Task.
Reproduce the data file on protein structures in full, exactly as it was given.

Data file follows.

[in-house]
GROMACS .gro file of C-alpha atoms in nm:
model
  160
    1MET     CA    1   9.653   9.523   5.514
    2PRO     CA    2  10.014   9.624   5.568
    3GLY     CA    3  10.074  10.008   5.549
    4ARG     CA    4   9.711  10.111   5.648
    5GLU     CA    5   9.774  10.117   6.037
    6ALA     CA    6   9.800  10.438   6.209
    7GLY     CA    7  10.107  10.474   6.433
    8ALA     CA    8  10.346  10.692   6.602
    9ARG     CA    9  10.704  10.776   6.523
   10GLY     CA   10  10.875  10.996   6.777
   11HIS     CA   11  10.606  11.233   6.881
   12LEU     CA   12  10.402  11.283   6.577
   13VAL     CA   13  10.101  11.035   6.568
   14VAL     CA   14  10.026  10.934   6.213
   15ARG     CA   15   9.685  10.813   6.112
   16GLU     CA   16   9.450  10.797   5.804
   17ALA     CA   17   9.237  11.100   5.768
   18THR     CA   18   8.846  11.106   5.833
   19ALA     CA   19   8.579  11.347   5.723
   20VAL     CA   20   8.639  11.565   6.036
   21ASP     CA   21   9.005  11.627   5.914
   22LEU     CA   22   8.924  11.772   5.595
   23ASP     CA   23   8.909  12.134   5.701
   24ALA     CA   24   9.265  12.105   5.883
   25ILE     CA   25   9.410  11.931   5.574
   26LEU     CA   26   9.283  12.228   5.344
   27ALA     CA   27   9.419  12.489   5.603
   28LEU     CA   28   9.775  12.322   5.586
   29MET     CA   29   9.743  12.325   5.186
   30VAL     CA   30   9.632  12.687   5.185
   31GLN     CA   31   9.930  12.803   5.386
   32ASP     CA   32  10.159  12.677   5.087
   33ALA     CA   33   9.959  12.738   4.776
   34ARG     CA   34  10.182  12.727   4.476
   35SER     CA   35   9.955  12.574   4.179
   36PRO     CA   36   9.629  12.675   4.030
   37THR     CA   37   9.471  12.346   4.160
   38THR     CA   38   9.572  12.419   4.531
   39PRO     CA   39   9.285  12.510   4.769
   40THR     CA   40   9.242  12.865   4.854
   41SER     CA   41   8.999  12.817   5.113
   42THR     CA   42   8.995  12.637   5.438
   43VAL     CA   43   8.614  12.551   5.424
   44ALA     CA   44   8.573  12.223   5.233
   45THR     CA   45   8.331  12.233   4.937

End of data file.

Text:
[in-house]
GROMACS .gro file of C-alpha atoms in nm:
model
  160
    1MET     CA    1   9.653   9.523   5.514
    2PRO     CA    2  10.014   9.624   5.568
    3GLY     CA    3  10.074  10.008   5.549
    4ARG     CA    4   9.711  10.111   5.648
    5GLU     CA    5   9.774  10.117   6.037
    6ALA     CA    6   9.800  10.438   6.209
    7GLY     CA    7  10.107  10.474   6.433
    8ALA     CA    8  10.346  10.692   6.602
    9ARG     CA    9  10.704  10.776   6.523
   10GLY     CA   10  10.875  10.996   6.777
   11HIS     CA   11  10.606  11.233   6.881
   12LEU     CA   12  10.402  11.283   6.577
   13VAL     CA   13  10.101  11.035   6.568
   14VAL     CA   14  10.026  10.934   6.213
   15ARG     CA   15   9.685  10.813   6.112
   16GLU     CA   16   9.450  10.797   5.804
   17ALA     CA   17   9.237  11.100   5.768
   18THR     CA   18   8.846  11.106   5.833
   19ALA     CA   19   8.579  11.347   5.723
   20VAL     CA   20   8.639  11.565   6.036
   21ASP     CA   21   9.005  11.627   5.914
   22LEU     CA   22   8.924  11.772   5.595
   23ASP     CA   23   8.909  12.134   5.701
   24ALA     CA   24   9.265  12.105   5.883
   25ILE     CA   25   9.410  11.931   5.574
   26LEU     CA   26   9.283  12.228   5.344
   27ALA     CA   27   9.419  12.489   5.603
   28LEU     CA   28   9.775  12.322   5.586
   29MET     CA   29   9.743  12.325   5.186
   30VAL     CA   30   9.632  12.687   5.185
   31GLN     CA   31   9.930  12.803   5.386
   32ASP     CA   32  10.159  12.677   5.087
   33ALA     CA   33   9.959  12.738   4.776
   34ARG     CA   34  10.182  12.727   4.476
   35SER     CA   35   9.955  12.574   4.179
   36PRO     CA   36   9.629  12.675   4.030
   37THR     CA   37   9.471  12.346   4.160
   38THR     CA   38   9.572  12.419   4.531
   39PRO     CA   39   9.285  12.510   4.769
   40THR     CA   40   9.242  12.865   4.854
   41SER     CA   41   8.999  12.817   5.113
   42THR     CA   42   8.995  12.637   5.438
   43VAL     CA   43   8.614  12.551   5.424
   44ALA     CA   44   8.573  12.223   5.233
   45THR     CA   45   8.331  12.233   4.937